A man who has spent his life helping transform old photos from agreeable curiosities into a vital historical tool explains their magical power to bring the past into the present
When you study the picture at the right, which I confess affects me as strongly as other daguerreotypes did the future Mrs. Robert Browning, you will find yourself meeting the steady gaze of a man born in 1767. He is, of course, John Quincy Adams, and when the picture was taken, in 1843, he was a congressman from Massachusetts, actively engaged in that long battle over slavery which ended in the Civil War. It was fourteen years since he had left the White House, but he had lived long enough to become the earliest of our Presidents to be photographed; he would have a fatal stroke in 1848 on the floor of the House of Representatives. Look into those intense eyes again and think what they had seen: the courts of Europe as a diplomat; the early White House in his father’s day; the corridors of power as a senator and a Secretary of State. They had beheld Washington and other Old Romans of the early Republic; they had awed young college boys when he was Boylston Professor of Rhetoric and Oratory at Harvard, stared down haughty British representatives during the peace negotiations after the War of 1812, faced off with angry Southerners in the House.
The more you know, the more you see in an old picture. And the picture itself will help you. The books behind him are appropriate props for a man who knew Greek, Latin, French, Dutch, Spanish, Italian, Russian, and German, who read most mornings from six to nine and wrote hortatory poems in the evenings. That Adams has shriveled a bit with age is sadly evident in the coat now too large and the wrinkled sleeve too long. About the handkerchief on his knee I can only speculate, but it is not obligatory or even necessary to identify everything you see when throwing open a window on another time.
Looking into such windows has always had a special magic for me, from the day I first discovered that there was a past beyond yesterday and that the towheaded youth framed on a wall upstairs and my bald grandfather were one and the same person. Any busy picture, especially if it is big or much enlarged—a street, an event, a roomful of people—is especially compelling for its incidentals, for the detail that a magnifying glass brings out: antique faces, bustles, beards of all cuts and varieties (the most recent wave of beard wearing was quite unimaginative by comparison), even the pictures that this much earlier generation hung on its own walls. Here, for instance, is a forest of masts and spars by the docks, there avenues filled with carriages and wagons, and streetcars in swarms. And everywhere are ladies’ hats, towering or swooping. No man goes outdoors without a hat, and most of them are derbies in winter, boaters in summer. Small pictures are all very well for portraits, but it is the big ones that bring out all that clutter of real life that gets lumped together by professors under the dignified title of “social history.” The academics, however, used to keep such photographs out of their textbooks lest, I sometimes suspect, the subject be made too easy or seem too interesting.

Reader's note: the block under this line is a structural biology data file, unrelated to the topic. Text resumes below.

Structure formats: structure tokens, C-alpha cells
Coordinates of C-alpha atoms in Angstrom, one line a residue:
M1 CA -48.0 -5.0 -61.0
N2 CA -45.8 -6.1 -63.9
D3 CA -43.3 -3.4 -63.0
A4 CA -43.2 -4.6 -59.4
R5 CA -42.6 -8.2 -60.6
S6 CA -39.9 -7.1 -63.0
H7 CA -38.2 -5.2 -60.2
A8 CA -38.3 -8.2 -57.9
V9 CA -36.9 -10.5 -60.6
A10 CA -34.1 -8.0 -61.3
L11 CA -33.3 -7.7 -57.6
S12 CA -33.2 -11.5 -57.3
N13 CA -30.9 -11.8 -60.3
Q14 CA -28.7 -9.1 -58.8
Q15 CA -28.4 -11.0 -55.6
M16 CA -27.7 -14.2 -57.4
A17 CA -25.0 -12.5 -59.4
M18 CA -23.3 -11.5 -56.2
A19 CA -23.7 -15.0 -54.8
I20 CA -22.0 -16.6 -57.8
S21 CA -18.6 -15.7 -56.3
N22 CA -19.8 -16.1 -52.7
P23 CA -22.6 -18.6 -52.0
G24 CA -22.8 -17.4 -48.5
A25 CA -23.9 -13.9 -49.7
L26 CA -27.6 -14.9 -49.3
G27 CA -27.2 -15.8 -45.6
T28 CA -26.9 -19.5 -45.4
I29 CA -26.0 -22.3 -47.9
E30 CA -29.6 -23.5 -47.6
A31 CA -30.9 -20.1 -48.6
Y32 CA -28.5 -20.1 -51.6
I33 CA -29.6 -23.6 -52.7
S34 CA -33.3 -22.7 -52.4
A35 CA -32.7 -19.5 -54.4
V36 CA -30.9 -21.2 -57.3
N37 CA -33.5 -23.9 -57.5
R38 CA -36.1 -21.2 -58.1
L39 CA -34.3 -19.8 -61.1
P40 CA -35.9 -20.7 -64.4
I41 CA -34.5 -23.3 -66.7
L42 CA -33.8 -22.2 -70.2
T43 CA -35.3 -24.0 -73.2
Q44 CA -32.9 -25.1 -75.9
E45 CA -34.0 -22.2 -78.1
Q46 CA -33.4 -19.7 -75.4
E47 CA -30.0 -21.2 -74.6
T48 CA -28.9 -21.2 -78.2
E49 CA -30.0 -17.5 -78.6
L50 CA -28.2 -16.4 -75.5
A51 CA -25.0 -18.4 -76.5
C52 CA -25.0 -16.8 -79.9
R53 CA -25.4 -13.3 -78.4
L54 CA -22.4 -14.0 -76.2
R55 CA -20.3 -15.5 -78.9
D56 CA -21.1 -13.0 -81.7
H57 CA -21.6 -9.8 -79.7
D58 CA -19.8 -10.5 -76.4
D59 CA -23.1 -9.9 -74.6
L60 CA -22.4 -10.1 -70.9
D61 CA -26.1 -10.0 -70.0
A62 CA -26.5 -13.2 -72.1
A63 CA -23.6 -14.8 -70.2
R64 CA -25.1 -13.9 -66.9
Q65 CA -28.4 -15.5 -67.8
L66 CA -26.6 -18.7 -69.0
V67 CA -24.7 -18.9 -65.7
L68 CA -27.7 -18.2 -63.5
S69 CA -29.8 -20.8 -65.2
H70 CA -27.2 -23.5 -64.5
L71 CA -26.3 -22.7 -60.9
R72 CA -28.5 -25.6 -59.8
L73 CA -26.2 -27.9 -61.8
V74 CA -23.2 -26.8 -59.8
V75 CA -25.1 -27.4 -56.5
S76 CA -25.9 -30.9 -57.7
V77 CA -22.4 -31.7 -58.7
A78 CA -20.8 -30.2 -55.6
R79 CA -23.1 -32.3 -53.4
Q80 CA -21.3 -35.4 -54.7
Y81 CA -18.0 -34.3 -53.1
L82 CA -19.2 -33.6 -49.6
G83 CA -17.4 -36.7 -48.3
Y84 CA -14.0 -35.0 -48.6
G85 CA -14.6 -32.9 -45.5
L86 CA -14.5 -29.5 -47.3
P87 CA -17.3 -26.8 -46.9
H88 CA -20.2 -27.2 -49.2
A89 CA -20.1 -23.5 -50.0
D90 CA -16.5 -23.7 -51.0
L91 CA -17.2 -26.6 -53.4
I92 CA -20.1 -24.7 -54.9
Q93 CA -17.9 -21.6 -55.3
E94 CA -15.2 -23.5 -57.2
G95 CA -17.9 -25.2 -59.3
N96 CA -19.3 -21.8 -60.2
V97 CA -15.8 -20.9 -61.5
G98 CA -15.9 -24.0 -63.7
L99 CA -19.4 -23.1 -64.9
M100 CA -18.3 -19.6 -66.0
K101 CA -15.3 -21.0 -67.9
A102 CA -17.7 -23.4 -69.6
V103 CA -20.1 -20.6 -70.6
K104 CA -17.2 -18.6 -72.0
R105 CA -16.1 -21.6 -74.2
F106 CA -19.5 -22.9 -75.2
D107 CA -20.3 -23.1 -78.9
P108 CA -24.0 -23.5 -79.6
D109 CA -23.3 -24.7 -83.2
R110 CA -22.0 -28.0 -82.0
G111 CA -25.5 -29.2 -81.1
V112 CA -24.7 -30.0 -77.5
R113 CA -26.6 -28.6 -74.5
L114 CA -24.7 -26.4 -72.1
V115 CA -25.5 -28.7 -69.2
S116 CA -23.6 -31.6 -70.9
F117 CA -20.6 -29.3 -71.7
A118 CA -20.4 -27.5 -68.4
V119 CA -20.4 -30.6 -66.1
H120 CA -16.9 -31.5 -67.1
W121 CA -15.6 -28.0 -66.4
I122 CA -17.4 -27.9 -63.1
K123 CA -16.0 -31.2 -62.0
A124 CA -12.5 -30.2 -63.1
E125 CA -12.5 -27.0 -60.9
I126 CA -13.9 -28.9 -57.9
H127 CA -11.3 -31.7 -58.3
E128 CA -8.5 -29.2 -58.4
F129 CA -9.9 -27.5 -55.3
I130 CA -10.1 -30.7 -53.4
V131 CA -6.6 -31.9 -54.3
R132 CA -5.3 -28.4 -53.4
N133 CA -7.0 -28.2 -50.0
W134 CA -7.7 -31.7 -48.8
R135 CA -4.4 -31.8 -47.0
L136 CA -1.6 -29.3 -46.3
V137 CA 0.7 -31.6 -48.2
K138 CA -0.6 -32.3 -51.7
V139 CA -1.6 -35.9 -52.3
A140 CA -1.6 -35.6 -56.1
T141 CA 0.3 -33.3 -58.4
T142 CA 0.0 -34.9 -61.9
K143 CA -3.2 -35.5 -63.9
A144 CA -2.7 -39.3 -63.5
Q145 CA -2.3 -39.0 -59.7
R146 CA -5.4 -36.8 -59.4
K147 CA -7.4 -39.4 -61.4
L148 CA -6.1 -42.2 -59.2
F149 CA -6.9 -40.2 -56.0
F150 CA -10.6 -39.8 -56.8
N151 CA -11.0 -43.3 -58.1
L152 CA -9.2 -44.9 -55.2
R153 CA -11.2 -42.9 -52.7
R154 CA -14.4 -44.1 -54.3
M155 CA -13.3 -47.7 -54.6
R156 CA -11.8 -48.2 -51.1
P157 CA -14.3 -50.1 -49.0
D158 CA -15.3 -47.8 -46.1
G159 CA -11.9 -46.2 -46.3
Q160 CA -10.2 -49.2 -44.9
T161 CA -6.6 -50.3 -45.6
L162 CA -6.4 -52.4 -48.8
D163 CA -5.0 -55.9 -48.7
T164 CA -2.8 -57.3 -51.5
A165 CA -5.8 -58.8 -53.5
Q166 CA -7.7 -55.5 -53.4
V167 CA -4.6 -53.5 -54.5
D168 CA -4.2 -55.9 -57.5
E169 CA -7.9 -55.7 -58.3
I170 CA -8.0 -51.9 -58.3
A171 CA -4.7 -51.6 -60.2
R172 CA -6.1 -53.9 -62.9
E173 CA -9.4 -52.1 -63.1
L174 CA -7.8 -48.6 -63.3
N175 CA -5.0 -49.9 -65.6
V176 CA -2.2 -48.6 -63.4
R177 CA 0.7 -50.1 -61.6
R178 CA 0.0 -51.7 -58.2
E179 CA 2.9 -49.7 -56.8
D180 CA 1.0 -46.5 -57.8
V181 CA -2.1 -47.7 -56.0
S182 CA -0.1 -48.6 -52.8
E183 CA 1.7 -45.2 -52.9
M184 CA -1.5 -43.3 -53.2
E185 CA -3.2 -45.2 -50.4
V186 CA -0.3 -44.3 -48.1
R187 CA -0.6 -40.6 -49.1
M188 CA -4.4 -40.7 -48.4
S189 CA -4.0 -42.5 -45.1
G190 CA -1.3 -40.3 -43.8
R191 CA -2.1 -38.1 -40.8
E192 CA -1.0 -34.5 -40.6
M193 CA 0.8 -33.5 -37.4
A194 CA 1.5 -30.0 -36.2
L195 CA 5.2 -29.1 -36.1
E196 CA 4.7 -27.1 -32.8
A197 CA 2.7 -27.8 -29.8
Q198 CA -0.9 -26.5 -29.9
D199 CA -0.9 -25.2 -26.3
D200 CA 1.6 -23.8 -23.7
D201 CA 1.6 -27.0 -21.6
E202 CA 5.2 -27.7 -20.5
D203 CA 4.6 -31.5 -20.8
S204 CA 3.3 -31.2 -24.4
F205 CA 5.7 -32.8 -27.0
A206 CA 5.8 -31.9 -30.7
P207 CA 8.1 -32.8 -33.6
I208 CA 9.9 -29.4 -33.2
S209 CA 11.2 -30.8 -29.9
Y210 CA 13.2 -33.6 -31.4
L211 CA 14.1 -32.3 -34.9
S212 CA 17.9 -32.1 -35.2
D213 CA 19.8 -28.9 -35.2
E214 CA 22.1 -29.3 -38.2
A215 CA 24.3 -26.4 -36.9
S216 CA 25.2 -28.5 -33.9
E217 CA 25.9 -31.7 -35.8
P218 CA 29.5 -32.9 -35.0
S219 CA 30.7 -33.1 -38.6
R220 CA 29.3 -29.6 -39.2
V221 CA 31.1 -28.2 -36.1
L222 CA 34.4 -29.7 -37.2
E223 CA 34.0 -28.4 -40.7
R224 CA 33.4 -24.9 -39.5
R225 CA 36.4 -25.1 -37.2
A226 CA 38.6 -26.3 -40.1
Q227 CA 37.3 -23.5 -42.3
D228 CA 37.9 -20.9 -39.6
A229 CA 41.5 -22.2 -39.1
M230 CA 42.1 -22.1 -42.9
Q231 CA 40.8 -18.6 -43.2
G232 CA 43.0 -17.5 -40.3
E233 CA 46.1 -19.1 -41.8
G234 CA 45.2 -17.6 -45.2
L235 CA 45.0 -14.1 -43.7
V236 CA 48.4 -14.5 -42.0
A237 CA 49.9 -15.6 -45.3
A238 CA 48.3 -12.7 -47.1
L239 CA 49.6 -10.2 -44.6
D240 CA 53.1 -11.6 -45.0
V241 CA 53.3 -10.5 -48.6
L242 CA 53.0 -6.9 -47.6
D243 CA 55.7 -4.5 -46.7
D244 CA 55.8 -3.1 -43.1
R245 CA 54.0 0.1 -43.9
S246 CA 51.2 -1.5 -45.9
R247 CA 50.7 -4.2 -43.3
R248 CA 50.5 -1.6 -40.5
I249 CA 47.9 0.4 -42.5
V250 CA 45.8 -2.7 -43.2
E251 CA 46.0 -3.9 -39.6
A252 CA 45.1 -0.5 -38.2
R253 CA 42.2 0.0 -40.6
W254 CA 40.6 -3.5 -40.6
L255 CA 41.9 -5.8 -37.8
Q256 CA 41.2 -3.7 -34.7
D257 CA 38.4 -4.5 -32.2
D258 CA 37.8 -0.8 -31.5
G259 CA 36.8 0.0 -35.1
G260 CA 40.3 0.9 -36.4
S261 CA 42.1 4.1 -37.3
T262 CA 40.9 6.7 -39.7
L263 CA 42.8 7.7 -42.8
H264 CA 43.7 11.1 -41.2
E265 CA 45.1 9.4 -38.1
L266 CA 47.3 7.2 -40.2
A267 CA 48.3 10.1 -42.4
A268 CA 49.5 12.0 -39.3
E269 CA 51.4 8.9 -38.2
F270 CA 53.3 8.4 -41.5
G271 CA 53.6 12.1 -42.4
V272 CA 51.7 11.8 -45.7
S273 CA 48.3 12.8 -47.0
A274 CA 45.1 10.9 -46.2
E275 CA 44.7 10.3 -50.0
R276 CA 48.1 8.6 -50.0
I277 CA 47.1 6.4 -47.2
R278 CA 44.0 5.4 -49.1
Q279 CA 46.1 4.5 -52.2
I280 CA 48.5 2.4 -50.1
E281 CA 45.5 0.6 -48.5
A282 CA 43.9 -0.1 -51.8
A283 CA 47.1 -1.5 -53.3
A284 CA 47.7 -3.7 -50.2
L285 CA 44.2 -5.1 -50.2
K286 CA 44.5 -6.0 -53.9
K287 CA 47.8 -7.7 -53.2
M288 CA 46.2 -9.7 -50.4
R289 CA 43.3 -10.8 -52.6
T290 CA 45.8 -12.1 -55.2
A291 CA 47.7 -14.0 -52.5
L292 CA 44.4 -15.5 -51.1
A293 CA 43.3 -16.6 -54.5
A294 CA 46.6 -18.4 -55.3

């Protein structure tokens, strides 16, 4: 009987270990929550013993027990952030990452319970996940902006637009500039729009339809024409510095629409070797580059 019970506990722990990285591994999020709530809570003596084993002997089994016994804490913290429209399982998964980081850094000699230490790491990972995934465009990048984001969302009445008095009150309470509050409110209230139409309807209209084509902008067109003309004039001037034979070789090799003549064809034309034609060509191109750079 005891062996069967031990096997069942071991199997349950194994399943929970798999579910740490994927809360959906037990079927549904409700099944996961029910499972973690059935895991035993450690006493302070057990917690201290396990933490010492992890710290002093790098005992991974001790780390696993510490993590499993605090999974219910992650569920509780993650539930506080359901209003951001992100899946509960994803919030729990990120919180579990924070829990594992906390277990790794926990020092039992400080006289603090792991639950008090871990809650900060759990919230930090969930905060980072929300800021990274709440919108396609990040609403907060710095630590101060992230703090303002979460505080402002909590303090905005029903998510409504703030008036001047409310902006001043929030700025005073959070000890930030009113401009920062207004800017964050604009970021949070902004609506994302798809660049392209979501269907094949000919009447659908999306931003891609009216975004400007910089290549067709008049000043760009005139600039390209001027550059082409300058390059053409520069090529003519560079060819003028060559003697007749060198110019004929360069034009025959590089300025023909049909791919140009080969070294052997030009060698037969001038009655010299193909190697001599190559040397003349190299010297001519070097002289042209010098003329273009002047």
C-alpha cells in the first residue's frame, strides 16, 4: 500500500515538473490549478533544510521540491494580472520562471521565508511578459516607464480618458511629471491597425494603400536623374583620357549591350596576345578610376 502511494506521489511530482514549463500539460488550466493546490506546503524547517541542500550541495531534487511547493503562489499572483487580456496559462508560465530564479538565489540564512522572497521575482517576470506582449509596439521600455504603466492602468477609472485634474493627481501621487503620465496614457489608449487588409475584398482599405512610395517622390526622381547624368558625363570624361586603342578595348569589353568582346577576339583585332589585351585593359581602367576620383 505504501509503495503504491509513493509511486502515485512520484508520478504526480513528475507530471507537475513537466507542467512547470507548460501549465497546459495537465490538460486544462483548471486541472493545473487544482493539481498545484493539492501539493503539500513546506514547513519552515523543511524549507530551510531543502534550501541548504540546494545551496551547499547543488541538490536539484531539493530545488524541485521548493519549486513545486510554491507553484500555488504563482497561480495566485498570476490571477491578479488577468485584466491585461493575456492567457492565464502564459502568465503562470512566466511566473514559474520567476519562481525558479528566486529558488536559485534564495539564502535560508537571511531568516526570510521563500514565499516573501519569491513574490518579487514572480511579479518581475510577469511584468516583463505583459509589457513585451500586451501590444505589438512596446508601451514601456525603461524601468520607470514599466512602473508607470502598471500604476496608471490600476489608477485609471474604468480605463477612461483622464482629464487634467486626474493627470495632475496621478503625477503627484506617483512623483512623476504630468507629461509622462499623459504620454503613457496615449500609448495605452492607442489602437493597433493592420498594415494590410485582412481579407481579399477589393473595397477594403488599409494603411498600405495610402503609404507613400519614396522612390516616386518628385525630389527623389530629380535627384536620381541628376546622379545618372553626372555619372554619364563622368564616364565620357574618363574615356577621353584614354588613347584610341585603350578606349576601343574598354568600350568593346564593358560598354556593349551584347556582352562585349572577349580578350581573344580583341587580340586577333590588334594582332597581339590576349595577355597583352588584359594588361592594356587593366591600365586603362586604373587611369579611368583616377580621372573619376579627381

This kind of history, the story of the everyday world, has been the main subject matter of photographers ever since Louis Daguerre fixed his first permanent image on a silver-coated copperplate in 1837. He did not “go public” until 1839, but a few visitors got to see that first photograph, which showed a small corner of the artist’s studio. Carefully they looked back and forth between the image and the corner of the room itself, assuring themselves that everything was the same. That was the miracle of it, the “very shadow” of reality. That is what grips me in the wonderful photograph shown here of Niagara Falls, taken by someone from the Detroit Photographic Company in 1908. Sentimental? Yes, but so was the age, albeit redeemed by a sense of humor. Read its novels, listen to its music, look at its popular art (Charles Dana Gibson’s, for example). It is eighty years ago, but the two lovestruck couples, all done up in their best honeymoon clothes, speechless before all that water and noise, are forever alone at last.
What follows are a few thoughts on the role of photographs in history, to show how they can add details, and understanding, even atmosphere in its presentation. There is no question among historians, for example, how Abraham Lincoln felt about his arrogant but failed general George B. McClellan or the fact that he got rid of him soon after the photograph on page 45 was taken, but it is revealing nonetheless to look upon the ill-concealed distaste of the towering President and the surly stance of the Napoleonic little general confronting him. That there could have been no love lost, nor even any mutual respect between Presidents Wilson and Harding, would surprise no one, yet could that fact be exhibited any better than in the dour, unfriendly scene shown on page 45 as they made the obligatory open ride to Harding’s inauguration in 1921.